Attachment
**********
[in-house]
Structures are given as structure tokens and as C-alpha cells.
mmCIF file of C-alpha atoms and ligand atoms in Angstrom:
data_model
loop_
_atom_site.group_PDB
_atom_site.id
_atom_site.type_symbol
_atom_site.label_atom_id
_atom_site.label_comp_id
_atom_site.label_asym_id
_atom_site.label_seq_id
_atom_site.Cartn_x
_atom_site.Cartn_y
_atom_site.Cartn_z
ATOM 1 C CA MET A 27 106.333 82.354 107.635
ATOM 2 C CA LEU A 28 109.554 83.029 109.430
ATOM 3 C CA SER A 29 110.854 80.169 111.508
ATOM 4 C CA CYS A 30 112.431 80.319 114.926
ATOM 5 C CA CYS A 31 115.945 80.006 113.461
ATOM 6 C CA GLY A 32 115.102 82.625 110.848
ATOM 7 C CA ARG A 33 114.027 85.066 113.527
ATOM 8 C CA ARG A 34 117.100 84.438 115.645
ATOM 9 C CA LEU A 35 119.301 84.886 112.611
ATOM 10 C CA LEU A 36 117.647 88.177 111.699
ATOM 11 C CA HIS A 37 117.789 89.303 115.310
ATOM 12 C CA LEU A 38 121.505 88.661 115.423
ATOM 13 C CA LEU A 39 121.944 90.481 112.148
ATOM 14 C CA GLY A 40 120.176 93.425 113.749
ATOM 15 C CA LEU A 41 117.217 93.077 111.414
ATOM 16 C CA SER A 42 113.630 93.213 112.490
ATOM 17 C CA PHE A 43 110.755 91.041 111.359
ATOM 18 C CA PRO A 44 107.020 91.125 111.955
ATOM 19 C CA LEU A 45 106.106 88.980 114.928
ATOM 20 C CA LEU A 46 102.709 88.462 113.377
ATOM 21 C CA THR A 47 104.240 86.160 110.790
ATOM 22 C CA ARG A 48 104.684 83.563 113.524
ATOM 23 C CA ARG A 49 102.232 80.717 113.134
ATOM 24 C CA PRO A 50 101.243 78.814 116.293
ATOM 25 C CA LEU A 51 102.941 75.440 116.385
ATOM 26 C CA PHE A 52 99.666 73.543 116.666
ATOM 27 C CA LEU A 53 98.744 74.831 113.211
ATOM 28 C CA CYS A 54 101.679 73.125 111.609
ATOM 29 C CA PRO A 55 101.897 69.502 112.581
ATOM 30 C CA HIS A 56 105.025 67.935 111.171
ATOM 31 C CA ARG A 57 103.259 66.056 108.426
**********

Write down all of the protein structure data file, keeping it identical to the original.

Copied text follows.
[in-house]
Structures are given as structure tokens and as C-alpha cells.
mmCIF file of C-alpha atoms and ligand atoms in Angstrom:
data_model
loop_
_atom_site.group_PDB
_atom_site.id
_atom_site.type_symbol
_atom_site.label_atom_id
_atom_site.label_comp_id
_atom_site.label_asym_id
_atom_site.label_seq_id
_atom_site.Cartn_x
_atom_site.Cartn_y
_atom_site.Cartn_z
ATOM 1 C CA MET A 27 106.333 82.354 107.635
ATOM 2 C CA LEU A 28 109.554 83.029 109.430
ATOM 3 C CA SER A 29 110.854 80.169 111.508
ATOM 4 C CA CYS A 30 112.431 80.319 114.926
ATOM 5 C CA CYS A 31 115.945 80.006 113.461
ATOM 6 C CA GLY A 32 115.102 82.625 110.848
ATOM 7 C CA ARG A 33 114.027 85.066 113.527
ATOM 8 C CA ARG A 34 117.100 84.438 115.645
ATOM 9 C CA LEU A 35 119.301 84.886 112.611
ATOM 10 C CA LEU A 36 117.647 88.177 111.699
ATOM 11 C CA HIS A 37 117.789 89.303 115.310
ATOM 12 C CA LEU A 38 121.505 88.661 115.423
ATOM 13 C CA LEU A 39 121.944 90.481 112.148
ATOM 14 C CA GLY A 40 120.176 93.425 113.749
ATOM 15 C CA LEU A 41 117.217 93.077 111.414
ATOM 16 C CA SER A 42 113.630 93.213 112.490
ATOM 17 C CA PHE A 43 110.755 91.041 111.359
ATOM 18 C CA PRO A 44 107.020 91.125 111.955
ATOM 19 C CA LEU A 45 106.106 88.980 114.928
ATOM 20 C CA LEU A 46 102.709 88.462 113.377
ATOM 21 C CA THR A 47 104.240 86.160 110.790
ATOM 22 C CA ARG A 48 104.684 83.563 113.524
ATOM 23 C CA ARG A 49 102.232 80.717 113.134
ATOM 24 C CA PRO A 50 101.243 78.814 116.293
ATOM 25 C CA LEU A 51 102.941 75.440 116.385
ATOM 26 C CA PHE A 52 99.666 73.543 116.666
ATOM 27 C CA LEU A 53 98.744 74.831 113.211
ATOM 28 C CA CYS A 54 101.679 73.125 111.609
ATOM 29 C CA PRO A 55 101.897 69.502 112.581
ATOM 30 C CA HIS A 56 105.025 67.935 111.171
ATOM 31 C CA ARG A 57 103.259 66.056 108.426